Do I have any rightsfor a false advertisement claim, even though I still purchaseda vehicle knowing that the claim was false?

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Do I have any rightsfor a false advertisement claim, even though I still purchaseda vehicle knowing that the claim was false?

A dealer had a print ad for a van that they stated had “full power equipment,” thinking it would have power adjustable seats, power sliding doors, power mirrors, etc. Also, the web ad specifically listed power mirrors as one of the interior features. This is what got me in the door, along with the price. I then realized it had none of those power features, just power windows and locks, which is standard for this base model vehicle. Even with that disappointment, I still ended up purchasing the vehicle last week, so I didn’t mention the false advertising. Can anything be done now?

Asked on March 1, 2011 under General Practice, Wisconsin

Answers:

MD, Member, California Bar / FreeAdvice Contributing Attorney

Answered 10 years ago | Contributor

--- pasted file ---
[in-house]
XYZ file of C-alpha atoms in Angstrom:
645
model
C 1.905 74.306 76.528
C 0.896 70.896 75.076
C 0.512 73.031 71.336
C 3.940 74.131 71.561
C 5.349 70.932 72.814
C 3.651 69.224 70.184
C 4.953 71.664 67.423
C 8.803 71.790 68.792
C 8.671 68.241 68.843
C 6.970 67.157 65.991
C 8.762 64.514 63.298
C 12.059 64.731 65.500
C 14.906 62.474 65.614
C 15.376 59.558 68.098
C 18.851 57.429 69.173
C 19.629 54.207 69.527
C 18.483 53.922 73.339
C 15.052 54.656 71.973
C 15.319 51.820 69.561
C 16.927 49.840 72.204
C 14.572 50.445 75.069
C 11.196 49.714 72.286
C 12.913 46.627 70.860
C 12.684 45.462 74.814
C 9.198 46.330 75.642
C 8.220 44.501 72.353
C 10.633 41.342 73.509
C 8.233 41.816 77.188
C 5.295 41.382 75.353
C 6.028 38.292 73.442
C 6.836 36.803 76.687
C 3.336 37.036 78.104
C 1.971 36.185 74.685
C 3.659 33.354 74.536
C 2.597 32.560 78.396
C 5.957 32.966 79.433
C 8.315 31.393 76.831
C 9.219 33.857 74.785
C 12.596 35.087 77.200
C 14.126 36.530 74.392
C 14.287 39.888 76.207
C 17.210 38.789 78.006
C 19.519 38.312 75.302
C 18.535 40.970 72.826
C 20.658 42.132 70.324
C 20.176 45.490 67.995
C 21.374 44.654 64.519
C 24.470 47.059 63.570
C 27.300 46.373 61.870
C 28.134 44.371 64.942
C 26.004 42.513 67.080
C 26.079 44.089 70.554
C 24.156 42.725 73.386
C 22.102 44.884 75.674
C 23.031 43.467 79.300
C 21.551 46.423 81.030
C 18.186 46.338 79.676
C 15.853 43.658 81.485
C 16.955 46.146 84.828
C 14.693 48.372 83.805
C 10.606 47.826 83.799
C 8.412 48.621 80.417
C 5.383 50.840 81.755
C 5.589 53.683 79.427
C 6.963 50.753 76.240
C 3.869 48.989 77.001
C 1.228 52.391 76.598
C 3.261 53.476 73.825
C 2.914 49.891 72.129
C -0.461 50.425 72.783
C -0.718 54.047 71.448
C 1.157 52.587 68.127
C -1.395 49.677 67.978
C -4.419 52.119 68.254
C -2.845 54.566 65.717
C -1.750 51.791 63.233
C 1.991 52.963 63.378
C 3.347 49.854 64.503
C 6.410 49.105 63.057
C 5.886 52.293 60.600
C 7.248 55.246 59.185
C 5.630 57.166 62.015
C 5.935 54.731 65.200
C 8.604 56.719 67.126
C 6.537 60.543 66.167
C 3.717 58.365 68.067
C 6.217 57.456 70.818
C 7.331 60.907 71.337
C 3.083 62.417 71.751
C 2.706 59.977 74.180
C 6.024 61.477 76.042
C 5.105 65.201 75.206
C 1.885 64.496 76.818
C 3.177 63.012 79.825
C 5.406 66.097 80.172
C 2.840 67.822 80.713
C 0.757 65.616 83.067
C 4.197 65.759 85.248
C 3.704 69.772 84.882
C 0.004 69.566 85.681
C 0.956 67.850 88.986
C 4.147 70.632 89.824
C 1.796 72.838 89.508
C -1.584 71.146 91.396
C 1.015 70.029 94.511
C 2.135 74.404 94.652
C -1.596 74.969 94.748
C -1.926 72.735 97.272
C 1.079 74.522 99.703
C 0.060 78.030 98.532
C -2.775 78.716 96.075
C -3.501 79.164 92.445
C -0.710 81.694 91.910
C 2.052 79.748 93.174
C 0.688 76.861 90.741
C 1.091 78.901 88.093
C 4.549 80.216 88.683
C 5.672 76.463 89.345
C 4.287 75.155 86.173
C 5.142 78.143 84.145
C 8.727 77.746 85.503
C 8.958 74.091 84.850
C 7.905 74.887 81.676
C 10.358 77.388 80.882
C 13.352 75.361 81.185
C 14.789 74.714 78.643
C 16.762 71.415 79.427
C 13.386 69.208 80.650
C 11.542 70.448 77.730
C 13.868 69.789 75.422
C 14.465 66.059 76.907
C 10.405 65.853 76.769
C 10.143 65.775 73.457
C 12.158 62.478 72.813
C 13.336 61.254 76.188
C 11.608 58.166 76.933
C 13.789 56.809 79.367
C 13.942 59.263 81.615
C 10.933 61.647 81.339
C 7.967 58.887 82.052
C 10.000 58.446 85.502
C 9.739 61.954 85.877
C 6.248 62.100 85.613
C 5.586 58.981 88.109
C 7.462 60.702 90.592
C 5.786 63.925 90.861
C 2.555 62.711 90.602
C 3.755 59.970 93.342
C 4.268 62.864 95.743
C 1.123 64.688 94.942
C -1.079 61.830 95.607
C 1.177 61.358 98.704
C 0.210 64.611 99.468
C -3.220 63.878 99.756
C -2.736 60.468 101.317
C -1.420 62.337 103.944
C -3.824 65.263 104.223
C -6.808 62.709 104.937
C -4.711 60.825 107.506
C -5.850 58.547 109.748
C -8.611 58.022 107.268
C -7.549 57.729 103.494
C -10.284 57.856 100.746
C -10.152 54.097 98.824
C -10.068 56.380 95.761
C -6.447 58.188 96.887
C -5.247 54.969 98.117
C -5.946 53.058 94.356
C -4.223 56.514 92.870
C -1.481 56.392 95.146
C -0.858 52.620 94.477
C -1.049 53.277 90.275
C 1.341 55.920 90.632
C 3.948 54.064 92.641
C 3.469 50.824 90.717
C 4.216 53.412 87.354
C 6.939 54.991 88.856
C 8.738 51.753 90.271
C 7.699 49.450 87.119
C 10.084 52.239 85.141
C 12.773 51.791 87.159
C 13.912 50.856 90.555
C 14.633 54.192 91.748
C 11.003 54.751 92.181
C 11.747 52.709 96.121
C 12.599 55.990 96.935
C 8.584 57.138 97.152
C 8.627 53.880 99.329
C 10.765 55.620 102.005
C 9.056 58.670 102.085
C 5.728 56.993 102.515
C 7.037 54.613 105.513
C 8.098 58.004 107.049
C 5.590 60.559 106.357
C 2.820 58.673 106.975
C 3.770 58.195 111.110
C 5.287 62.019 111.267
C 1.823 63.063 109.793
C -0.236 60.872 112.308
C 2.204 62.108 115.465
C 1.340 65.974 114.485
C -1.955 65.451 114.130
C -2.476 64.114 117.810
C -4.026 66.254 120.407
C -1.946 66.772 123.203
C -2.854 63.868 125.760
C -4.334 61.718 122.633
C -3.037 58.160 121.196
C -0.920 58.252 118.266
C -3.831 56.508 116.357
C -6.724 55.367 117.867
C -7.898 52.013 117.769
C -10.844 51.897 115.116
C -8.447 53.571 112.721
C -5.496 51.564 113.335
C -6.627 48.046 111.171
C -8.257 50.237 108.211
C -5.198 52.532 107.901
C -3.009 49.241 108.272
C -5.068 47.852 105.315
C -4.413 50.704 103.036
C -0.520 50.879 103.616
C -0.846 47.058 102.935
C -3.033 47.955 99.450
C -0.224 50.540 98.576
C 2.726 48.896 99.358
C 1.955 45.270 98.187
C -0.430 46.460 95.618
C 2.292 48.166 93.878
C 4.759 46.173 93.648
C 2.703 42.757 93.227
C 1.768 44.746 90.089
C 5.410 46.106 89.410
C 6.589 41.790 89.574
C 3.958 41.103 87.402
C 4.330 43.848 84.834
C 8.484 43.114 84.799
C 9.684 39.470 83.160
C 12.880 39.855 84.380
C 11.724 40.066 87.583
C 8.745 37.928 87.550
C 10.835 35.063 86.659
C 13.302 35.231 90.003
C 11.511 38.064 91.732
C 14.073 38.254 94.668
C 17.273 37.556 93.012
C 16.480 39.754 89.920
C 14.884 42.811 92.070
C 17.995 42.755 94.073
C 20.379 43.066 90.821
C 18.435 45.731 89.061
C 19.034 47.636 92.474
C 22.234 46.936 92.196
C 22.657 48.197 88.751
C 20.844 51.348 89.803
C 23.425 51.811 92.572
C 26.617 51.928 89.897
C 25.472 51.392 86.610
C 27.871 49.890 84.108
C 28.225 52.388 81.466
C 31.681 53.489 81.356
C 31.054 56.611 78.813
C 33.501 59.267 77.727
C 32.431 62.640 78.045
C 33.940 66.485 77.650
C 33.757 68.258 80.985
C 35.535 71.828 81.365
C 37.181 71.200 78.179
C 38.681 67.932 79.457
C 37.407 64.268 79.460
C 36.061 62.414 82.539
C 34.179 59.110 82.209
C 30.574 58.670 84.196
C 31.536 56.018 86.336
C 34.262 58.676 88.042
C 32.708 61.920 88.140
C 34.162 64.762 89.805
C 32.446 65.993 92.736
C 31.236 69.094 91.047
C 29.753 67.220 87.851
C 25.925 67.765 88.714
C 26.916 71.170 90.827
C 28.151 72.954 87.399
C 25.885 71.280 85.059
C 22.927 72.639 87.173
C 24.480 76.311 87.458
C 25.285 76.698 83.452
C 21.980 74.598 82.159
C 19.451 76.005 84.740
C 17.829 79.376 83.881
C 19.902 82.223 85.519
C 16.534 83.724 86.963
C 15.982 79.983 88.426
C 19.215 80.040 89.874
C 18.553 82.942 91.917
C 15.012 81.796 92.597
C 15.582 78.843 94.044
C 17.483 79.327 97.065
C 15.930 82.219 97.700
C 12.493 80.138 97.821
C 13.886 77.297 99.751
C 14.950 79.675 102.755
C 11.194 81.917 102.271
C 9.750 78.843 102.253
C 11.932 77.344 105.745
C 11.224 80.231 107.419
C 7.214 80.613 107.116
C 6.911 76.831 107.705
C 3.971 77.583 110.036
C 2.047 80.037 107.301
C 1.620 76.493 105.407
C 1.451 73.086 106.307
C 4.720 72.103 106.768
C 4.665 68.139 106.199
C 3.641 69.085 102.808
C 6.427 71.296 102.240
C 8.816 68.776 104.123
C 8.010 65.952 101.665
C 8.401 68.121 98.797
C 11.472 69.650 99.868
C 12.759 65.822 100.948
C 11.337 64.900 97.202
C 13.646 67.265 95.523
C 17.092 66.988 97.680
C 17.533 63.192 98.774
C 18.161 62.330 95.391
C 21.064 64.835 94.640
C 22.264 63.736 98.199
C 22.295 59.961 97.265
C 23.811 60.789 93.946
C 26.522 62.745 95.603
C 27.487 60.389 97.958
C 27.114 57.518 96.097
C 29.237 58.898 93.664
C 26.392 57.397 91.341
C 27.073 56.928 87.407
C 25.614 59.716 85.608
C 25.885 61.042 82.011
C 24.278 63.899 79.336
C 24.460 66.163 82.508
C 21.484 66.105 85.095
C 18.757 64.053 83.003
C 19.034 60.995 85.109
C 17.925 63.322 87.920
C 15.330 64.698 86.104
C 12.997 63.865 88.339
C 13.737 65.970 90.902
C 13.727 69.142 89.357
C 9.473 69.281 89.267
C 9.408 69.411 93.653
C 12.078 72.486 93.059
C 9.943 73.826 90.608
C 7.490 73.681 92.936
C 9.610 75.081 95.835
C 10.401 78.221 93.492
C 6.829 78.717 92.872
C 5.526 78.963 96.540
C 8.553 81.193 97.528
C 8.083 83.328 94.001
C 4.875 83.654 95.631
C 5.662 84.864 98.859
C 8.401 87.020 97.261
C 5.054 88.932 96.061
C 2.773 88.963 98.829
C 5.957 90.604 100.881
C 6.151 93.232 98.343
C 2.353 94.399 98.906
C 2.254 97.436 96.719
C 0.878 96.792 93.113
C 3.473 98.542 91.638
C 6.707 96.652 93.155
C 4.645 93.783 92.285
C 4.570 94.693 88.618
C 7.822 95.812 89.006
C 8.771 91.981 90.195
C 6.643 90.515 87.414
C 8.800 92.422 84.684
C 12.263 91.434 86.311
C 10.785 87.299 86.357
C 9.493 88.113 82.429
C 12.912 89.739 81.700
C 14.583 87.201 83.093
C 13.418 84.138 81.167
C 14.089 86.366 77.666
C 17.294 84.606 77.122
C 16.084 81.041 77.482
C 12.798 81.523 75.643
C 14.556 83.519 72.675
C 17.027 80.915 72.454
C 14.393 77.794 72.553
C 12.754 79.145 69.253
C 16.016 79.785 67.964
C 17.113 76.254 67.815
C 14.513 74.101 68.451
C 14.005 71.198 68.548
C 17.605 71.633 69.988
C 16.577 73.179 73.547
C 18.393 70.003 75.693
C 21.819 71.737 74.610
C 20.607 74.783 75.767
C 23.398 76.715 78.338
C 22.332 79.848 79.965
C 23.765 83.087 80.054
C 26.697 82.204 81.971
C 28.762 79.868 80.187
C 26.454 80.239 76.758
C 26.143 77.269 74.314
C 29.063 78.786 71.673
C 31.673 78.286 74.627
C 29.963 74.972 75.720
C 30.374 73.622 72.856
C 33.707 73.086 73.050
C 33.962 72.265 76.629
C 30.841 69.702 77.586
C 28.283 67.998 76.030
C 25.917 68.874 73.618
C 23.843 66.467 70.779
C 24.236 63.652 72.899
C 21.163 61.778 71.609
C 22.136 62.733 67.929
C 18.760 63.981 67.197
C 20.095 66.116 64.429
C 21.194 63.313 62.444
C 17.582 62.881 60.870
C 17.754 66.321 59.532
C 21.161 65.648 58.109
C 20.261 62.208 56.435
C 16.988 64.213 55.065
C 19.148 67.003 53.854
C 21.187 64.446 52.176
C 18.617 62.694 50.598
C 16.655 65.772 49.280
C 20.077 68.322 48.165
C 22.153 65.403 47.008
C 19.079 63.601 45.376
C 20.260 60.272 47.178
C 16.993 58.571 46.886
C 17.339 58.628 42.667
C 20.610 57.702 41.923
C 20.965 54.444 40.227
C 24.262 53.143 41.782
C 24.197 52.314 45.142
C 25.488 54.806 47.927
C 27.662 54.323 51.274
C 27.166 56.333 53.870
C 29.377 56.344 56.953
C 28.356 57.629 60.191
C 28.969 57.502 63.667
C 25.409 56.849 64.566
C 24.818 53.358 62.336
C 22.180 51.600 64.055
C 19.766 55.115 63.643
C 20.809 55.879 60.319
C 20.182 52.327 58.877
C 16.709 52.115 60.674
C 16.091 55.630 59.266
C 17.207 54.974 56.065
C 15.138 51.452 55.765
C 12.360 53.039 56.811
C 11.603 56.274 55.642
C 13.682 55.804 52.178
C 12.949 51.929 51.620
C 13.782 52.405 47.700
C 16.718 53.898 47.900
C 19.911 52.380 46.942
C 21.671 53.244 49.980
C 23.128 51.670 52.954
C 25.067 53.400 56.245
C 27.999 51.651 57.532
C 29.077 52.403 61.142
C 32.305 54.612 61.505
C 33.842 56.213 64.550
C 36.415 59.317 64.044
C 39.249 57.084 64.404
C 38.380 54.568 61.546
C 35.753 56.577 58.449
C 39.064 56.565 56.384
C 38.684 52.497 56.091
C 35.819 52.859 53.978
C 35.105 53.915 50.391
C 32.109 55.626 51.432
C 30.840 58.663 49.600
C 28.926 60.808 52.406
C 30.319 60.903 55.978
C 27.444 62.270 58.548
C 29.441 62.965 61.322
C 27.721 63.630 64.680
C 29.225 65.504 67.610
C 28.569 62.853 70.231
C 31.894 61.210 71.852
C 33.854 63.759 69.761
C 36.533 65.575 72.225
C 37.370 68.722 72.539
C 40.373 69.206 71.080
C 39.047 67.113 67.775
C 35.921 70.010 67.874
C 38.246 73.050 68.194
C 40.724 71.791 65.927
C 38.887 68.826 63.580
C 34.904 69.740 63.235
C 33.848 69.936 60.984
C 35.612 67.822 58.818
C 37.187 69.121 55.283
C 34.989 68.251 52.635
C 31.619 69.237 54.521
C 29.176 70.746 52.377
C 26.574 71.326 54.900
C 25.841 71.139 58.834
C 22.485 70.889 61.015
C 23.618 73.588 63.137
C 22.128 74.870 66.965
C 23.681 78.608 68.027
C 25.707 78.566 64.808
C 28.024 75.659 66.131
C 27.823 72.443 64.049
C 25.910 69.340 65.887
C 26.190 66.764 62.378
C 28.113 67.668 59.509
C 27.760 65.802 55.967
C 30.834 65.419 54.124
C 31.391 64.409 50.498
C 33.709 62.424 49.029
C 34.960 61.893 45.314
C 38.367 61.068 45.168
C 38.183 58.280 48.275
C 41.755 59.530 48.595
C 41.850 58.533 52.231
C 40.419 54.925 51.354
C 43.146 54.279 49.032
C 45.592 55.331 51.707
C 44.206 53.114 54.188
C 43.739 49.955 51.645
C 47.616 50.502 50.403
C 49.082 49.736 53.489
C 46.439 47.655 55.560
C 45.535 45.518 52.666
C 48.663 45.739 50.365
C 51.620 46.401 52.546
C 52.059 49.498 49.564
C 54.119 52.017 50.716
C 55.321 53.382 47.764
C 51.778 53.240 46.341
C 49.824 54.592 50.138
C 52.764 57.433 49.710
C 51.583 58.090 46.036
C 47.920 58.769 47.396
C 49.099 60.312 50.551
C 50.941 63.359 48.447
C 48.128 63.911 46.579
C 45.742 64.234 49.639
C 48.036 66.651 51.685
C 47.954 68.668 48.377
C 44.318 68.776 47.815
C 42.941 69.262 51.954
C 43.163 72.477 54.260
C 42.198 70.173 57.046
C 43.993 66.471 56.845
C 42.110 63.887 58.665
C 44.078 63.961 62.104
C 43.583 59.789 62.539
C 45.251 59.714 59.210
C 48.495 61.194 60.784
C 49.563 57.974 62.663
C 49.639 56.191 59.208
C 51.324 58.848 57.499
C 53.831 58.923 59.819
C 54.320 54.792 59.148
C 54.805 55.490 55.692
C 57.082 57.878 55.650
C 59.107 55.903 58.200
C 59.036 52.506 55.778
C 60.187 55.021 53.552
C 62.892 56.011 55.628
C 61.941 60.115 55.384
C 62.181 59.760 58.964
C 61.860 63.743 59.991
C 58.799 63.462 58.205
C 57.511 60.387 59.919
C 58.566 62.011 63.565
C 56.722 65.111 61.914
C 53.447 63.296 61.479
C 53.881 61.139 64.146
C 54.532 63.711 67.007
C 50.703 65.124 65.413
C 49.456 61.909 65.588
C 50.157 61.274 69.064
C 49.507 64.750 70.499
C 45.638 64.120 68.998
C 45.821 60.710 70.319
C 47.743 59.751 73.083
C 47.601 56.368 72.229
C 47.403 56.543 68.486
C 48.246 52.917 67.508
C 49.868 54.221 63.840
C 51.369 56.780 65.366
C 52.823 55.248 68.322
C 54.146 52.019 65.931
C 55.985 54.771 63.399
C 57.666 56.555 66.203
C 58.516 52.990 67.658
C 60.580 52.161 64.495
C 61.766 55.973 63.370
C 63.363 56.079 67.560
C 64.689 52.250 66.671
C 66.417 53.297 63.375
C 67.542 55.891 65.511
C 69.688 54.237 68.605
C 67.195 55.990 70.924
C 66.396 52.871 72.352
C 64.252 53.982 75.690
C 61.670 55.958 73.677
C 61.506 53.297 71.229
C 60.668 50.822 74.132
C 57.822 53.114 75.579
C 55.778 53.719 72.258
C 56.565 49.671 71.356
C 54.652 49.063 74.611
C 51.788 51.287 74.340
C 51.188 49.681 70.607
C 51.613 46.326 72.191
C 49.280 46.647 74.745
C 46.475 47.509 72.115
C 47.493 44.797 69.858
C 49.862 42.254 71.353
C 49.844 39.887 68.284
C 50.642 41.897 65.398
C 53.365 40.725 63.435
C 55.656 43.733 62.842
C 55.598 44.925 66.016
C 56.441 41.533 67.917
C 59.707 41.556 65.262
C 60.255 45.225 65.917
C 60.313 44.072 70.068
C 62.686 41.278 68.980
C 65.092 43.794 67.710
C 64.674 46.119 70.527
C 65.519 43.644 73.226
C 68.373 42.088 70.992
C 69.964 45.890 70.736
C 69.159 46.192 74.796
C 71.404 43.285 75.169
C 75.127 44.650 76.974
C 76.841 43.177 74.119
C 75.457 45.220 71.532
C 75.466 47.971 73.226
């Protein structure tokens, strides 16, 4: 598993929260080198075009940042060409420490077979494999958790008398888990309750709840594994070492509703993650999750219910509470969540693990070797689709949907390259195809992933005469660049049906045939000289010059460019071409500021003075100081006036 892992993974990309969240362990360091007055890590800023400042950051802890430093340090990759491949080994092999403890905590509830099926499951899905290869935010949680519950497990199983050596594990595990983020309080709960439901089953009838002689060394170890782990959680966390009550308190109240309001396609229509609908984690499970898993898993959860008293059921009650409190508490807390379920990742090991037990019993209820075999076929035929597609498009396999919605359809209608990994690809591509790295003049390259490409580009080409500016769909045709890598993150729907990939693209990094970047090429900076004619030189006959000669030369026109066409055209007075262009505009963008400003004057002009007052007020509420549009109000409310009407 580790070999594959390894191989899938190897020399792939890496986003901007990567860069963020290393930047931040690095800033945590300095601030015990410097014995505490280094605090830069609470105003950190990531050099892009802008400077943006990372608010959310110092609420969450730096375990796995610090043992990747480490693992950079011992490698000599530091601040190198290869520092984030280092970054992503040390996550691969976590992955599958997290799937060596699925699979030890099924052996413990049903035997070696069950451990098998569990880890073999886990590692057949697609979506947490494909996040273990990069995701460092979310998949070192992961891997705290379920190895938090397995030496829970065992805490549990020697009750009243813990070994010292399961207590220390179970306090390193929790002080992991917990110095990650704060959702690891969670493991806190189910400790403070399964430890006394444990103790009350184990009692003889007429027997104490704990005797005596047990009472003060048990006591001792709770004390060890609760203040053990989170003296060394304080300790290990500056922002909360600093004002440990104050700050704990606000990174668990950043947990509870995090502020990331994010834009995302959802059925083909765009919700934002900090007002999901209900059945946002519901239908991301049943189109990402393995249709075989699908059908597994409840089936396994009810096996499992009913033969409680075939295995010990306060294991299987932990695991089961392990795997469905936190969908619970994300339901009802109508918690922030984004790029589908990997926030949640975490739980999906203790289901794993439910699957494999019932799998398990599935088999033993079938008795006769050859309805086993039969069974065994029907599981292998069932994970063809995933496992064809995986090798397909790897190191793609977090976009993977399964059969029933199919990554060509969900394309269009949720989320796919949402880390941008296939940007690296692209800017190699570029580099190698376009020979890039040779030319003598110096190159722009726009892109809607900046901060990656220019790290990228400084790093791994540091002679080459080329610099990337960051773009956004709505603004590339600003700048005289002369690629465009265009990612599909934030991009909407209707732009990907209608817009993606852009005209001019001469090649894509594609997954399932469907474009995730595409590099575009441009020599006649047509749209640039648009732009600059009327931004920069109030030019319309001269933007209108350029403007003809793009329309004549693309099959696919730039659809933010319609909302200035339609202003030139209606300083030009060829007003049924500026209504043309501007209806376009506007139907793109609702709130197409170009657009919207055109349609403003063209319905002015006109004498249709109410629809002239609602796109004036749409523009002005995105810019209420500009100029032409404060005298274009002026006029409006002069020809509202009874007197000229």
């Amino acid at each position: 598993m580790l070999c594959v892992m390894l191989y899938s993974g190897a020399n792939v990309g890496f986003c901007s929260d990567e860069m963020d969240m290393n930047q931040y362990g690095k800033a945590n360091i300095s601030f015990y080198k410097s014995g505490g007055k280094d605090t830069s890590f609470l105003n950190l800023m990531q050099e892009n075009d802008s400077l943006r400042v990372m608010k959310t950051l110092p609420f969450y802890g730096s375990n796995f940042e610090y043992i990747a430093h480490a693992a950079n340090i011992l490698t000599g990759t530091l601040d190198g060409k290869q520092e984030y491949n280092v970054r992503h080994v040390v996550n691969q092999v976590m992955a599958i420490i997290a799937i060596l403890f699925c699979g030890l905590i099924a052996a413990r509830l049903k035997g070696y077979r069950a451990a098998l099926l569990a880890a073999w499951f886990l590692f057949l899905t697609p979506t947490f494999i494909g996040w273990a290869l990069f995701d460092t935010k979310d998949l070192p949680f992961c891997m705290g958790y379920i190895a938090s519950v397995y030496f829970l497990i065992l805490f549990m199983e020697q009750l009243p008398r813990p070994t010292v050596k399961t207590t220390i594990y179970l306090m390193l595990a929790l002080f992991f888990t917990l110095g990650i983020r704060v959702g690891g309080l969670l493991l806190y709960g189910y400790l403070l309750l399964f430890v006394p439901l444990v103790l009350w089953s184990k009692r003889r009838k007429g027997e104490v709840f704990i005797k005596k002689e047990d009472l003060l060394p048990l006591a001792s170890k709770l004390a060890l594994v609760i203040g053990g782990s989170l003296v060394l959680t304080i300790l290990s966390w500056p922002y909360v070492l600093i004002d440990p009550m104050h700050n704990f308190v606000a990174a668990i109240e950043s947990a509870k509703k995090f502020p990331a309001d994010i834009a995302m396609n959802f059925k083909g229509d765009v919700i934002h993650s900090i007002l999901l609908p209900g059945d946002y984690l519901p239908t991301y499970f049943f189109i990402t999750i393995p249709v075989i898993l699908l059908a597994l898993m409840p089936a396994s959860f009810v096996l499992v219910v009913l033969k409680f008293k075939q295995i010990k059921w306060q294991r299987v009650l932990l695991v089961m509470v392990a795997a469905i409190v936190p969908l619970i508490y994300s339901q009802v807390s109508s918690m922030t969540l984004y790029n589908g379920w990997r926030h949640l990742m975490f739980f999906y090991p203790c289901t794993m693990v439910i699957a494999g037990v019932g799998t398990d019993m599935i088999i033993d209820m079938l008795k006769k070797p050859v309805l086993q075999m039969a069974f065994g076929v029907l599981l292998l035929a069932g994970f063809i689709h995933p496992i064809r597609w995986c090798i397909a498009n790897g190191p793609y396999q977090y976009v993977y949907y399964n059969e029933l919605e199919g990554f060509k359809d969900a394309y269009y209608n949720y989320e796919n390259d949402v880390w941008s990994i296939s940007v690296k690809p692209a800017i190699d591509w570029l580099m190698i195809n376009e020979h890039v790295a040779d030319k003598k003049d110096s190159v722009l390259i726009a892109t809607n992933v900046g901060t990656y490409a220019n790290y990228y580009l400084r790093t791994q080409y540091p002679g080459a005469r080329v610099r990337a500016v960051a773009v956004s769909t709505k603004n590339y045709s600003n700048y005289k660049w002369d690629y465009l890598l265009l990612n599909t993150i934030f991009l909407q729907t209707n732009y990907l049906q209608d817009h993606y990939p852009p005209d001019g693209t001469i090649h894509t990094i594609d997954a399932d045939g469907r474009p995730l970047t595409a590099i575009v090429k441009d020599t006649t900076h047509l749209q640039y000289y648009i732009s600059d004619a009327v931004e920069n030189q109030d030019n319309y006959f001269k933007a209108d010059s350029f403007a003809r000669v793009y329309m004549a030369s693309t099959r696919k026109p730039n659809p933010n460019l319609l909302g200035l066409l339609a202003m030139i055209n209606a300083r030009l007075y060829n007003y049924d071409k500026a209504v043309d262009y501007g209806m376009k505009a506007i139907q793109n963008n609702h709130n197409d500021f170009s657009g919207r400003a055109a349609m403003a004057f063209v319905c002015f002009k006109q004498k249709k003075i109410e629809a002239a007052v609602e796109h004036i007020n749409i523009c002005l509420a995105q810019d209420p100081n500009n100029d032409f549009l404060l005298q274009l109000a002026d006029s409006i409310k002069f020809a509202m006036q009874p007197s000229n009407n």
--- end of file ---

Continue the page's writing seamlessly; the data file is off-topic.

Yes, something can be done to help you get out of the deal which you knowingly entered into despite the dealer's false advertisements. Bottom line, most deals that are used vehicles are considered "as is" and if you decided to purchase the vehicle knowing it did not match the ad specific to that vehicle, the dealer could counter argue you entered into this deal and now have buyer's remorse. You can file a complaint with the agency who regulates that car dealer. If the car you purchased was subject to a loan, contact the Wisconsin state agency that regulates auto dealers. It could be the department of banking, it could be the attorney general or it could be the local prosecutor's office. File a complaint under the Unfair and Deceptive Practices Acts (known as your consumer protection statutes) that you purchased a vehicle which was supposed to have all these features but you realized it didn't have these features. You need to be truthful that you knowingly purchased the vehicle despite having knowledge the advertisement was false.  To do otherwise would possibly compromise your claim; the person reviewing it could consider that you came to the table with unclean hands (a legal term of art) that essentially means you also did wrong and are now seeking legal redress even though you were also guilty. It is a little different in your situation because you didn't commit a legal wrong or bad act, you simply purchased the vehicle knowing the advertisement was false and now want to go back to where you were before (return of the vehicle in exchange for return of your monies).


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